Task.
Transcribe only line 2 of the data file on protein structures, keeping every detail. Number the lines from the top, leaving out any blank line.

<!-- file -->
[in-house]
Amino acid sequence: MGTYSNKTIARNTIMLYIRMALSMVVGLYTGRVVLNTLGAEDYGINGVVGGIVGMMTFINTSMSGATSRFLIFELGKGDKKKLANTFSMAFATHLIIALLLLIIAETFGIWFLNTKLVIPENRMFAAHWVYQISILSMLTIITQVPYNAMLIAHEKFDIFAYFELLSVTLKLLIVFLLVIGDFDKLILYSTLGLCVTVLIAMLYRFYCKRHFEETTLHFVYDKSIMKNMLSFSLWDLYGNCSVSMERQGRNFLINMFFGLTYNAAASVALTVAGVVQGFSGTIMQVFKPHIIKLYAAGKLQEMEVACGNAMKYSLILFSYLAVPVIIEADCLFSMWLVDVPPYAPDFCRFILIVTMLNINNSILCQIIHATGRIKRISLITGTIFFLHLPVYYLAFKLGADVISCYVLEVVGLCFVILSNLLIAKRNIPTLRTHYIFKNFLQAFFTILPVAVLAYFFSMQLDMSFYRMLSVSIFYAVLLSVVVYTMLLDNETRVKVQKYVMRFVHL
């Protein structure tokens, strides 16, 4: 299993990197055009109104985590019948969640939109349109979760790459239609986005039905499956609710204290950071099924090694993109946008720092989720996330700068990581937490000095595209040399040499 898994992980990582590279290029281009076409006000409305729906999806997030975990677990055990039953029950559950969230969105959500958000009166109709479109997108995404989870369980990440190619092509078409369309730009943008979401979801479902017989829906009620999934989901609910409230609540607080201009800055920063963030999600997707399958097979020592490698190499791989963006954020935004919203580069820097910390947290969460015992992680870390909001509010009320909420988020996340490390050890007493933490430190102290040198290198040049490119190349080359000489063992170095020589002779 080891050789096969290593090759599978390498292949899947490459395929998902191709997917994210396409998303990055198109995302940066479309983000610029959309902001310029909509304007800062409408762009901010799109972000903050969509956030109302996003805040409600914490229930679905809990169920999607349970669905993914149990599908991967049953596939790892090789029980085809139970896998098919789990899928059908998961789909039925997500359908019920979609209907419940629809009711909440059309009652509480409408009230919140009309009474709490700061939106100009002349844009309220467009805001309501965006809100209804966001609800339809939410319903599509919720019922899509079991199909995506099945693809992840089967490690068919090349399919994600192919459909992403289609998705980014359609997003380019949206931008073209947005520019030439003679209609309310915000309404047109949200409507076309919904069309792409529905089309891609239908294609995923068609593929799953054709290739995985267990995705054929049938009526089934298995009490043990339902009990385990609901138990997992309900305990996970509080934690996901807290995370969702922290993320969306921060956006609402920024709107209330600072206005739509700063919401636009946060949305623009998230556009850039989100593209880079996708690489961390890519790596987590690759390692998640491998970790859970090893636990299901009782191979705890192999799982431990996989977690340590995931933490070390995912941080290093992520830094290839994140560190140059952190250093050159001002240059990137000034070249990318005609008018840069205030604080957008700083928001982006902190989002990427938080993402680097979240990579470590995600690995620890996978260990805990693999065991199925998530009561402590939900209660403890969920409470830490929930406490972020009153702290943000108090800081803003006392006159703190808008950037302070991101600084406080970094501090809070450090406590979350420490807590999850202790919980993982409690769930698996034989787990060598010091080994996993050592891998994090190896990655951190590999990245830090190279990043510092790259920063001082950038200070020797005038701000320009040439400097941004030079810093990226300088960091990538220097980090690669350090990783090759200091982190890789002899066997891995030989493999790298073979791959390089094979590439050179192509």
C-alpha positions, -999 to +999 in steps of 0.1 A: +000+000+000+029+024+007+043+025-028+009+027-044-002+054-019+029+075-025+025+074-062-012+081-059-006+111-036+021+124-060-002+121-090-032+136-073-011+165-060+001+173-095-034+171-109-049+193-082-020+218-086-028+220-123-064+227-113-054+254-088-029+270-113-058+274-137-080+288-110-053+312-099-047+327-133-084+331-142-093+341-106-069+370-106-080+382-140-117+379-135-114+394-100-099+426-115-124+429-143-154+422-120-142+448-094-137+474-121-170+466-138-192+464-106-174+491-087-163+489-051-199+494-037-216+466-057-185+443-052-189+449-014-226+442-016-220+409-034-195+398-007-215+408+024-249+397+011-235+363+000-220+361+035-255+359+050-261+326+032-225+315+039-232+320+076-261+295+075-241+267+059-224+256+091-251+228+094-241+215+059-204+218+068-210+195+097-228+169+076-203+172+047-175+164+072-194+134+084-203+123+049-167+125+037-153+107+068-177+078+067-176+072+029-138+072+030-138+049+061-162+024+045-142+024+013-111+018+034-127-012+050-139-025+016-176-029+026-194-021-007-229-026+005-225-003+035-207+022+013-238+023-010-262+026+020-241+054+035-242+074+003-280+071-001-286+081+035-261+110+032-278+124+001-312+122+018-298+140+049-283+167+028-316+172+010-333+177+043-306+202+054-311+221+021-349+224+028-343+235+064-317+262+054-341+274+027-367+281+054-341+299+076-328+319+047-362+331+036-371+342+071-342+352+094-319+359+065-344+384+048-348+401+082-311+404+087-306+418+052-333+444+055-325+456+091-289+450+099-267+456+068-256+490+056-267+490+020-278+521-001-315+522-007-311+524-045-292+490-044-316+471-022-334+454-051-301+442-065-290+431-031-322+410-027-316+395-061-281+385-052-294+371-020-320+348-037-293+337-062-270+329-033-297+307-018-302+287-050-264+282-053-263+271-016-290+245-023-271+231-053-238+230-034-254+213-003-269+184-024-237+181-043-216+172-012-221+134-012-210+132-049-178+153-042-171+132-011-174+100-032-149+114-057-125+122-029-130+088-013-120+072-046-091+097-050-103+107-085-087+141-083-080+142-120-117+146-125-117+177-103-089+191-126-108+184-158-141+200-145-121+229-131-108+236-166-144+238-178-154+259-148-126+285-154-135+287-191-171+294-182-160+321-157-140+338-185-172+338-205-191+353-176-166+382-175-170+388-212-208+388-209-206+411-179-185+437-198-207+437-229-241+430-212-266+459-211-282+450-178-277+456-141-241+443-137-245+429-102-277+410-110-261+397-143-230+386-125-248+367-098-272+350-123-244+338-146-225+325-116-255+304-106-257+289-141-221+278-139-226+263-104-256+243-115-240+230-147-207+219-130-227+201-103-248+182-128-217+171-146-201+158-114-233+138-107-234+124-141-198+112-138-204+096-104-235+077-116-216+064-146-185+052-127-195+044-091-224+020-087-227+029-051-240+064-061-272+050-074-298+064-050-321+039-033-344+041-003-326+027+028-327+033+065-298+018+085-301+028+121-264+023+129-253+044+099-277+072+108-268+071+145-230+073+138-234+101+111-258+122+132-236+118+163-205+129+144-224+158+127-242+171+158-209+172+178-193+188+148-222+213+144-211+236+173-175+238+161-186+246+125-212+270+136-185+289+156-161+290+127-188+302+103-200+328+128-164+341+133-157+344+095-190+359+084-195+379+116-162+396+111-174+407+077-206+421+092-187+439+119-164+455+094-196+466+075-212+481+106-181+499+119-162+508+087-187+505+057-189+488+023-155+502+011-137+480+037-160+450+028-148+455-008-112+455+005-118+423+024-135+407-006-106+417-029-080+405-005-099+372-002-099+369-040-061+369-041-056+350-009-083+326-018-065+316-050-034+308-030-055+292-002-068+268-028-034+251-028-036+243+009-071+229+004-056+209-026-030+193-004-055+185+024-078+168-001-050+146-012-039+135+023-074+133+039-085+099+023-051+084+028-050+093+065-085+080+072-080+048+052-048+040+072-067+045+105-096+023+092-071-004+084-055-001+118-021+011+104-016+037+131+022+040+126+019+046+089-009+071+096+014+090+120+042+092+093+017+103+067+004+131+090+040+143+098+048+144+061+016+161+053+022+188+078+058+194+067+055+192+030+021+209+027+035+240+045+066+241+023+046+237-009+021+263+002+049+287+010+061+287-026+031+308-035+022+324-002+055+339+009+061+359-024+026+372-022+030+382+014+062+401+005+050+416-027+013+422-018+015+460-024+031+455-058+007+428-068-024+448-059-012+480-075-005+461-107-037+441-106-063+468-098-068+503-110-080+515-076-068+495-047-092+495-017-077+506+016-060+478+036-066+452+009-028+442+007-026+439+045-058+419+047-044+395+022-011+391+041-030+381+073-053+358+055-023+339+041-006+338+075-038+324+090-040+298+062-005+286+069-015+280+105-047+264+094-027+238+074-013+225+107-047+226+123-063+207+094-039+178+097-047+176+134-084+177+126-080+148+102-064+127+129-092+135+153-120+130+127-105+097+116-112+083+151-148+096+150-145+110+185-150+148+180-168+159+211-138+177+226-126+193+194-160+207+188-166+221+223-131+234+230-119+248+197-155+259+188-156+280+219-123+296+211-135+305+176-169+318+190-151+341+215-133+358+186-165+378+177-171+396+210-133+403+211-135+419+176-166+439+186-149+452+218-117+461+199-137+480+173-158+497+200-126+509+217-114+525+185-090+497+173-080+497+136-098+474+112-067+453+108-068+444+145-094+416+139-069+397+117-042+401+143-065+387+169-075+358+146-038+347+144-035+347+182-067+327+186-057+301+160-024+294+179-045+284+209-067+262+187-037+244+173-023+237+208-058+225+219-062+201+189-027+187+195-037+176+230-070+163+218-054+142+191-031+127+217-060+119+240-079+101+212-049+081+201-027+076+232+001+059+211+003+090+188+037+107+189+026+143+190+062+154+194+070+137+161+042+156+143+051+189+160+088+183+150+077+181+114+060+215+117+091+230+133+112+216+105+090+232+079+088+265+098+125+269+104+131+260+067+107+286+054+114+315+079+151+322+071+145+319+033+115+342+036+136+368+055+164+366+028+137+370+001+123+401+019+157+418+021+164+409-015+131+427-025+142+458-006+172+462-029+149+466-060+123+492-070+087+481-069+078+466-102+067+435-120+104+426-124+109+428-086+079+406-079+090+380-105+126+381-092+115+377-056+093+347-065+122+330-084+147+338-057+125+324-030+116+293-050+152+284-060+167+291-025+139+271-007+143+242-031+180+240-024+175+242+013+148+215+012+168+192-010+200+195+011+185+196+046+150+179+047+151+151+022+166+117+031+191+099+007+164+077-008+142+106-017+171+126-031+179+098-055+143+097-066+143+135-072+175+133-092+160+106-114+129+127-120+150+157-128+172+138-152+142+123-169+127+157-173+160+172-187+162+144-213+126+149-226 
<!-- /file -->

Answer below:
Amino acid sequence: MGTYSNKTIARNTIMLYIRMALSMVVGLYTGRVVLNTLGAEDYGINGVVGGIVGMMTFINTSMSGATSRFLIFELGKGDKKKLANTFSMAFATHLIIALLLLIIAETFGIWFLNTKLVIPENRMFAAHWVYQISILSMLTIITQVPYNAMLIAHEKFDIFAYFELLSVTLKLLIVFLLVIGDFDKLILYSTLGLCVTVLIAMLYRFYCKRHFEETTLHFVYDKSIMKNMLSFSLWDLYGNCSVSMERQGRNFLINMFFGLTYNAAASVALTVAGVVQGFSGTIMQVFKPHIIKLYAAGKLQEMEVACGNAMKYSLILFSYLAVPVIIEADCLFSMWLVDVPPYAPDFCRFILIVTMLNINNSILCQIIHATGRIKRISLITGTIFFLHLPVYYLAFKLGADVISCYVLEVVGLCFVILSNLLIAKRNIPTLRTHYIFKNFLQAFFTILPVAVLAYFFSMQLDMSFYRMLSVSIFYAVLLSVVVYTMLLDNETRVKVQKYVMRFVHL